I have to confess I'm surprised to find myself enjoying Eilidh McKellar's debut album as much as I have. I'd seen her play live back in the Spring of 2014, and while she and her band were undoubtedly proficient, their efforts were compromised by a sound mix that was so loud and dense that most of the time there was no sense of light and shade.
But this album is intriguingly, refreshingly different. What we have here is no straight ahead blues rock set. Notably, McKellar has been given something of a leg up by means of appearances with Joe Bonamassa. But anyone expecting her to serve up a homage to the ubiquitous Mr B is likely to be disappointed, subject to the occasional nod in his direction such as the slabs of guitar on 'Until The Sun Comes Up'.
Several of the songs here have the feel of KT Tunstall gone rock. Opener 'Summer Daze' is as good an example as any, opening with layers of shimmering guitars, supplanted by a chorus underpinned by chunky guitar riffs and organ. Meanwhile McKellar's slightly nasal drawl weaves its way over the top in a singularly woozy style; this is not to criticise - like Robert Plant, what she's singing about is often secondary to the use of her voice as an additional instrument in the mix.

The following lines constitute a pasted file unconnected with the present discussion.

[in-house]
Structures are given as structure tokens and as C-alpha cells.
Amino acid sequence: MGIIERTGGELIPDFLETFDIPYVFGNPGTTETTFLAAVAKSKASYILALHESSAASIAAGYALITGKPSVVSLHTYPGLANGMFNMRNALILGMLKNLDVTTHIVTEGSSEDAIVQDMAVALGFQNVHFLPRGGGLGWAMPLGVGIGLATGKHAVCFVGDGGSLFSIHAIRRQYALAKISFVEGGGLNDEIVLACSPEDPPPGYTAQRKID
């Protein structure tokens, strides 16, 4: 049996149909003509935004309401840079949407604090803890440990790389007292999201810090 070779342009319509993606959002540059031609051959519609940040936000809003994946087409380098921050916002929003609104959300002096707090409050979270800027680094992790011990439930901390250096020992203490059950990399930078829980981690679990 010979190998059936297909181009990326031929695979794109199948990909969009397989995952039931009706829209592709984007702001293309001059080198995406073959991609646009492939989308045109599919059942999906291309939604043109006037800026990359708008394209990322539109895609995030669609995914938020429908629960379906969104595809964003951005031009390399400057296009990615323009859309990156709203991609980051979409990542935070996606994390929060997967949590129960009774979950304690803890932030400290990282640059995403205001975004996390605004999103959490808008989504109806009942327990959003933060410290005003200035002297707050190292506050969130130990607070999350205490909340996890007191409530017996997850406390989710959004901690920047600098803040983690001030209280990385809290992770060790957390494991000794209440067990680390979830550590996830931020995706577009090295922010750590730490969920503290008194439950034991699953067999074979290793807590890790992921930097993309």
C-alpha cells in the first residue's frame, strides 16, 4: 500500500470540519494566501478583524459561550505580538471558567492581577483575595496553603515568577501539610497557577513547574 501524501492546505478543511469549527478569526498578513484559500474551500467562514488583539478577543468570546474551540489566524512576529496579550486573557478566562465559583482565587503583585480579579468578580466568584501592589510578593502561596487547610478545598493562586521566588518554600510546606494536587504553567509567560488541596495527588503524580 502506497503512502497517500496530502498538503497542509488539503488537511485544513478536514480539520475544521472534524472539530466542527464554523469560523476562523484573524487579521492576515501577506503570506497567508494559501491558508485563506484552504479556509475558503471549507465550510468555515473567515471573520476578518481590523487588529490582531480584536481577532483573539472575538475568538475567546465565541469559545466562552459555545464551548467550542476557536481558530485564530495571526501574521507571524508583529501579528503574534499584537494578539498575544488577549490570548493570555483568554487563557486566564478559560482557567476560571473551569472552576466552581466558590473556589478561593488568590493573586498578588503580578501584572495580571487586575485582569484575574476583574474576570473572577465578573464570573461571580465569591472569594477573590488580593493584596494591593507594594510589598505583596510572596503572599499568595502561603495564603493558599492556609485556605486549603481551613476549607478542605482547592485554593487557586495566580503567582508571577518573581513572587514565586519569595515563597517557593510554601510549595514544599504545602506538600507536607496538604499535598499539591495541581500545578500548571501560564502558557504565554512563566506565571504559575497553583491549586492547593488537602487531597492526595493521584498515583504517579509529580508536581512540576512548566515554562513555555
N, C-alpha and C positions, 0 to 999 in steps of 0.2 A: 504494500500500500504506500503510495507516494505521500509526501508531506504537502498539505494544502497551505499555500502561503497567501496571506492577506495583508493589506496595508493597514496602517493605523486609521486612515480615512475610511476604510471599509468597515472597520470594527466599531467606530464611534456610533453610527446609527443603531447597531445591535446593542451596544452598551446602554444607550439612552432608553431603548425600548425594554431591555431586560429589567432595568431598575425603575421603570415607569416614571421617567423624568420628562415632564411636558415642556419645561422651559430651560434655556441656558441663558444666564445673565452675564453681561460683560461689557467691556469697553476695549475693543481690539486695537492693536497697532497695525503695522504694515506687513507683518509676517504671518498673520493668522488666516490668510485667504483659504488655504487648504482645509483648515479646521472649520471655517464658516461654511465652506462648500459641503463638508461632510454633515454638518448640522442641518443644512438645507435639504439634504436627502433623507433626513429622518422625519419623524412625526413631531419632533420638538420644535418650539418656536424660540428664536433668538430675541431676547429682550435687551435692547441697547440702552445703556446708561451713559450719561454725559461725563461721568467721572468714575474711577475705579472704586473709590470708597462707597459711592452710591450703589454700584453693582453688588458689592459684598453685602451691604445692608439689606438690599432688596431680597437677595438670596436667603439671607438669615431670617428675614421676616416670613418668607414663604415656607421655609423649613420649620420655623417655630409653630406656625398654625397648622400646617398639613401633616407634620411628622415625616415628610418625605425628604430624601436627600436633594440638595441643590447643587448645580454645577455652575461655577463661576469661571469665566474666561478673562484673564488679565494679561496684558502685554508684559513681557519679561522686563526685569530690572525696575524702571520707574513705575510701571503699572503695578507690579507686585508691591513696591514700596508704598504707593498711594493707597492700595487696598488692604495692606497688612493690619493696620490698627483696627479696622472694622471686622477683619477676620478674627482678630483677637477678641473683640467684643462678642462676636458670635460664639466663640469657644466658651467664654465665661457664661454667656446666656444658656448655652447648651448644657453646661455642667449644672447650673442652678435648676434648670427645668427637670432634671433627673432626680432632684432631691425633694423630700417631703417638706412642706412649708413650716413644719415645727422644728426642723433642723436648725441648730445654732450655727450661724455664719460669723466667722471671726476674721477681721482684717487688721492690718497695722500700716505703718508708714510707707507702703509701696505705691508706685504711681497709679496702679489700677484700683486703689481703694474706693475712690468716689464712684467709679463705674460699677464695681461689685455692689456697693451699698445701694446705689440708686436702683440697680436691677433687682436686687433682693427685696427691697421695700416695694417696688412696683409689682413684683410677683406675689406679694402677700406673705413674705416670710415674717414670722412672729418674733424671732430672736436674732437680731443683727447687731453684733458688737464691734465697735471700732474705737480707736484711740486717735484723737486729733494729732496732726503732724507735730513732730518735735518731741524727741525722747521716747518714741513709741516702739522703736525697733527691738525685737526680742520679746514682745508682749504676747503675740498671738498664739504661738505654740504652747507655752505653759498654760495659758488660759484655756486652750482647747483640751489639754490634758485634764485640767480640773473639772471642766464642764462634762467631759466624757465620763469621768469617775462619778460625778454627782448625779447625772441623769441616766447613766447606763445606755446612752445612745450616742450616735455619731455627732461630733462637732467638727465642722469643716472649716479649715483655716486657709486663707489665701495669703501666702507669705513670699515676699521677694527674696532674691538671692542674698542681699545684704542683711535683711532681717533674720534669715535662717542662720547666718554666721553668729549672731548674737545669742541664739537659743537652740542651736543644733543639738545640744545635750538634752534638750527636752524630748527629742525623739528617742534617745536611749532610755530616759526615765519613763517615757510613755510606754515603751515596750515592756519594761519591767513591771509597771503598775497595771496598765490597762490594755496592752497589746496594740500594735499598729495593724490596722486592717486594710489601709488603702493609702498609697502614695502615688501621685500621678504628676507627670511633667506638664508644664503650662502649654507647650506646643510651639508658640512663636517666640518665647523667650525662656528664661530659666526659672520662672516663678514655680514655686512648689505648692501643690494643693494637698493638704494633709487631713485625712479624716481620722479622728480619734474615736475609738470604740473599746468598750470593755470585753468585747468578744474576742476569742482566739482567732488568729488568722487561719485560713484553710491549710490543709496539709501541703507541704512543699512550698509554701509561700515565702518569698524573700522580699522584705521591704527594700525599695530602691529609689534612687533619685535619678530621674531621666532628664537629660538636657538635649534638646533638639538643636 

The overall effect is a kind of "blues-prog", which obliquely calls to mind a band like Flying Colors, though less florid. There are interesting guitar tones here, and space for the keyboards to feature clearly without straying into noodling. In fact it's noticeable that McKellar disdains virtuoso guitar solos most of the time, in favour of instrumental textures. There are variations though, such as the Purple-ish organ swells and Hendrixy guitar fills of 'Home'; the more laid back sound of 'Avenue E', vaguely reminiscent of Deacon Blue in more messed up mode á la Whatever You Say I'm Not . . . ; or 'The City', which emerges from squally territory akin to Them Crooked Vultures before weaving in more melodic passages. Or even the chorus of 'Preaching Lies', which drops out of a stomping rhythm section to conjure up the sweetness of Smokey Robinson's 'My Girl'.
There's nothing here that really soars, or lands a knockout punch, and the quality levels aren't really sustained over all 14 tracks - the last couple don't really add much to the equation. But these are the first steps in an adventure for Eilidh McKellar that will hopefully unfold successfully. It's a set that scores high on technique, if perhaps less so on heart. And that's okay for a youngster who has yet to live her life.